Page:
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CNBC's Top States For Business '09 -- What's New

Thursday, 23 Jul 2009 | 2:24 PM ET

Our annual study of America’s Top States for Businessrates the states on the criteria they use to sell themselves. To do that, we analyze each state’s economic development marketing pitch, then weight our categories and criteria based on how prevalent they are as selling points.

In calculating this year’s weightings, we found some significant changes in the states’ pitches, perhaps because of the stark changes in the economy since we began our study in 2007.

The top selling point remains the Cost of Doing Business—it’s hard to beat the bottom line. So, for example, Oregon(Overall Rank 18) touts the “second lowest effective business tax rate” in the nation, and South Carolina (37) says it is “proud” of its low-tax structure. And nearly every state pitches its top notch Workforce, which remains the number two category.

After that, however, things start to change.

With most state economies in rough shape, states are instead emphasizing their Quality of Life, a relatively minor category in previous years. This year, it has become a major selling point, so we’ve moved it up to the third-heaviest weighting.

While Michigan(41) suffers from one of the worst economies in the nation, it can still boast of “the superb quality of life” its residents enjoy. That’s not to say Economyis not a key category, but this year it drops into fourth place, just ahead of Transportation& Infrastructure. That category has also moved up in importance, as states emphasize a resource that is less susceptible to changes in the economy.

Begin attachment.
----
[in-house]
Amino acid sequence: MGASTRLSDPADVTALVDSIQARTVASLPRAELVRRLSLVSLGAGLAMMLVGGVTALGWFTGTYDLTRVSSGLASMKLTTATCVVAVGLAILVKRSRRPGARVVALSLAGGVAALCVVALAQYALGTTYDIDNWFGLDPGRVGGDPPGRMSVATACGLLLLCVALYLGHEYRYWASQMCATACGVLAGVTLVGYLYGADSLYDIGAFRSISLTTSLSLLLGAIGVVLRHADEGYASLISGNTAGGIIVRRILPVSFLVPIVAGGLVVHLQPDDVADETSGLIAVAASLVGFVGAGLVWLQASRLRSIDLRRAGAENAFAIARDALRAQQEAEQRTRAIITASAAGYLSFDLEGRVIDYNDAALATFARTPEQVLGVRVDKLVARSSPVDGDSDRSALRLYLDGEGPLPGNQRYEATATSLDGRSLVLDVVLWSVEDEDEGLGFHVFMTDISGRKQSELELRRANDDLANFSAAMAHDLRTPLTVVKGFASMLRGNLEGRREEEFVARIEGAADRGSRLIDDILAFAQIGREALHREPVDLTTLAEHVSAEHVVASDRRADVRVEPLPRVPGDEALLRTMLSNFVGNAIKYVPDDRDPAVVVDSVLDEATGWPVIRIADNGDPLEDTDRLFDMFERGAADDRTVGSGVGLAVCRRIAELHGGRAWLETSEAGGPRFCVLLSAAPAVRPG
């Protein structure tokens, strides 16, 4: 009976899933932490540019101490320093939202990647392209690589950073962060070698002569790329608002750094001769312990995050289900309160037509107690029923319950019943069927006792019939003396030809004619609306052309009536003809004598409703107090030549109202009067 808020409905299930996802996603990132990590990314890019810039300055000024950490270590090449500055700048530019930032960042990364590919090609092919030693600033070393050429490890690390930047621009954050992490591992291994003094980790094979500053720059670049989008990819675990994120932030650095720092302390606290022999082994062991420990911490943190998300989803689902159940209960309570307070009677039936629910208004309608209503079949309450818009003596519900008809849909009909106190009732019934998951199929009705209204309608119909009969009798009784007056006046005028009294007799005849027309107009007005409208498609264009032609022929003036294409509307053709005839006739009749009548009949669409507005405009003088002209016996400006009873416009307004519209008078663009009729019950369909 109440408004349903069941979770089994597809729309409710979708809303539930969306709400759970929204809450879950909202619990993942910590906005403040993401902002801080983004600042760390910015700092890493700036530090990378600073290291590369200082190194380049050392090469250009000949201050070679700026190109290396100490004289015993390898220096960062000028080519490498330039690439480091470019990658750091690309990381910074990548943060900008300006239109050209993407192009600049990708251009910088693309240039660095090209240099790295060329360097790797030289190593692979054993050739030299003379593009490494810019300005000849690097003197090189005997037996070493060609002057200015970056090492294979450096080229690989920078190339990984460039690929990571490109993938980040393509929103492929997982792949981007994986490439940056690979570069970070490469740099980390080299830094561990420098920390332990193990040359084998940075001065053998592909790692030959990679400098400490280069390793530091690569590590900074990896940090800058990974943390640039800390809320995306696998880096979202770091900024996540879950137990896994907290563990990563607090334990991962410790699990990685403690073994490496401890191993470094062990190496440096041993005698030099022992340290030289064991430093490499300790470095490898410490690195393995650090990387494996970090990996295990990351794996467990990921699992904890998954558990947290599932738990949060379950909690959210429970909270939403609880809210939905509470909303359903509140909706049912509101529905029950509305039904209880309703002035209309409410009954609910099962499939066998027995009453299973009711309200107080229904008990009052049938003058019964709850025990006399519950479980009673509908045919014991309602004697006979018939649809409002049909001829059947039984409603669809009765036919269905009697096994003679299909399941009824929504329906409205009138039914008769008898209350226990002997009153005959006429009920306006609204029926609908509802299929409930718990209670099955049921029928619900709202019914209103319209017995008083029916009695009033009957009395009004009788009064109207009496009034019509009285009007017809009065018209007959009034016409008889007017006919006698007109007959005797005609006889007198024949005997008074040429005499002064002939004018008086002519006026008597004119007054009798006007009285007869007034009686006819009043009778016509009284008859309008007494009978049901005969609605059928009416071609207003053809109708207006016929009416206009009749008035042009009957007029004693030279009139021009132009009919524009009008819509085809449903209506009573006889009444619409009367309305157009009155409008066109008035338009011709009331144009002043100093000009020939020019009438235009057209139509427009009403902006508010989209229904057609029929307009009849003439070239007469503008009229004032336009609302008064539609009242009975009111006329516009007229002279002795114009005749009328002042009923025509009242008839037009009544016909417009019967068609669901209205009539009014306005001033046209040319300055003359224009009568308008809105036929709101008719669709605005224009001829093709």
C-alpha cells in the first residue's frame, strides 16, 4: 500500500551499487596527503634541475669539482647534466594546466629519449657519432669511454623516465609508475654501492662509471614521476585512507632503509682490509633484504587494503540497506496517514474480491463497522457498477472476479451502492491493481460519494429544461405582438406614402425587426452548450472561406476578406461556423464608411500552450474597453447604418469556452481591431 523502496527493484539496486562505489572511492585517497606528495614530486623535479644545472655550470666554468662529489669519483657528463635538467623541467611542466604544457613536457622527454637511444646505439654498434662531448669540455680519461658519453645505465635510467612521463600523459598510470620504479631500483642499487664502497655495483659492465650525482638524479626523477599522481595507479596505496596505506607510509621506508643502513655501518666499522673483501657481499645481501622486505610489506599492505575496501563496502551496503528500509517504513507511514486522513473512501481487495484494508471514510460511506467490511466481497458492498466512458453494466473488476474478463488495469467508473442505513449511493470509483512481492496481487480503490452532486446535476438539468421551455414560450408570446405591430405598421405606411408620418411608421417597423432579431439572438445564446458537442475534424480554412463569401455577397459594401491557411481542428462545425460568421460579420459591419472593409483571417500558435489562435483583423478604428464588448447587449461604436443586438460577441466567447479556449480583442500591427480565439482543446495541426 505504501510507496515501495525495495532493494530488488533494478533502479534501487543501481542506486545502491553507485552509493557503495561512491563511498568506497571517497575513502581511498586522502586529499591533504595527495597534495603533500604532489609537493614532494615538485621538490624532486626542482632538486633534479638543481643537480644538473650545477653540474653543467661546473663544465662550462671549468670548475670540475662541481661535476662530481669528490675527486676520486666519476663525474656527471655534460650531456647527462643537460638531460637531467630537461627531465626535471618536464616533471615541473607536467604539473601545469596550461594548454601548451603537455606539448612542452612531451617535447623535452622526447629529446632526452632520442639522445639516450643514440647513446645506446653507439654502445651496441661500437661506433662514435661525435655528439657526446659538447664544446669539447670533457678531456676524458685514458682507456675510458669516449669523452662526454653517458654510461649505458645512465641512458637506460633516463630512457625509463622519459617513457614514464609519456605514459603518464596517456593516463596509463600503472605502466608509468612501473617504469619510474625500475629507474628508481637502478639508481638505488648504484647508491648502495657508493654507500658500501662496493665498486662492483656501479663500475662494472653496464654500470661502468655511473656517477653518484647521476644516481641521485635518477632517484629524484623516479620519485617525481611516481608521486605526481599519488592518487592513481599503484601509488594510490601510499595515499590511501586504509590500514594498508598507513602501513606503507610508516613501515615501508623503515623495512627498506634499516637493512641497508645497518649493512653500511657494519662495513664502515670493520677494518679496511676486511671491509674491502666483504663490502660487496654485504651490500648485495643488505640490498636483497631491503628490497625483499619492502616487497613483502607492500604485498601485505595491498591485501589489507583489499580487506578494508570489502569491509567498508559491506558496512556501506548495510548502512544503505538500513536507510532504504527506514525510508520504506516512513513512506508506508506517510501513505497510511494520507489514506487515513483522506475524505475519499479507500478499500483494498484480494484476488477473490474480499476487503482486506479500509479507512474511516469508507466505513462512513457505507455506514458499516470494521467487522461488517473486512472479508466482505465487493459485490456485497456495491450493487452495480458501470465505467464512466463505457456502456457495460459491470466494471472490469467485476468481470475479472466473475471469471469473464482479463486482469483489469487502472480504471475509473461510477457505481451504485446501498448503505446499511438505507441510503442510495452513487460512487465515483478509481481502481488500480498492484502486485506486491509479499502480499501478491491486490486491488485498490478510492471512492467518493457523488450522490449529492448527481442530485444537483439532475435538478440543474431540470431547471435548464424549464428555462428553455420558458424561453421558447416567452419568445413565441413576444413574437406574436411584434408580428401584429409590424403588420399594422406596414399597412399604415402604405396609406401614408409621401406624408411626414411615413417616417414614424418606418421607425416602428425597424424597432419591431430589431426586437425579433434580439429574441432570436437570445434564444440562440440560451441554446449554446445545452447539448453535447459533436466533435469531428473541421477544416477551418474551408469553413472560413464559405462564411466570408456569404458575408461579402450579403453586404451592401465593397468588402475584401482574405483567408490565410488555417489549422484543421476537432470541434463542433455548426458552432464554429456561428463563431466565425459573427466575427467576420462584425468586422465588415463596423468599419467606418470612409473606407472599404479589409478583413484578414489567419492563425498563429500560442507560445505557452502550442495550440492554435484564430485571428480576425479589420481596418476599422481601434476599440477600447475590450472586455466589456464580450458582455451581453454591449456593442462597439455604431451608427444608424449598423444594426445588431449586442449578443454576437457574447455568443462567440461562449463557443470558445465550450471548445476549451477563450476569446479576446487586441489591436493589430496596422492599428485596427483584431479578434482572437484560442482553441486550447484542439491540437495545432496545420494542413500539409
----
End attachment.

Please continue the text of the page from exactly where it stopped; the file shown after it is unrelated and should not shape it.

In contrast, Education and Cost of Living are extremely sensitive to the economy, and states are de-emphasizing the two subjects in their sales pitches. As a result, we have de-emphasized them in our study. Business Friendliness and Access to Capital have both moved up in relative importance.

Here are the new and previous category weightings:


In order to accommodate the changes in category weightings, we increased the total possible points in our study to a nice, round 2,500 from the previous maximum of 2,021. So if you’re playing at home, the point totals do not represent an apples-to-apples comparison with previous years. The rankings, however, are comparable. Just like in 2007 and 2008, America’s Top States for Business 2009 ranks the states on the criteria they use to sell themselves.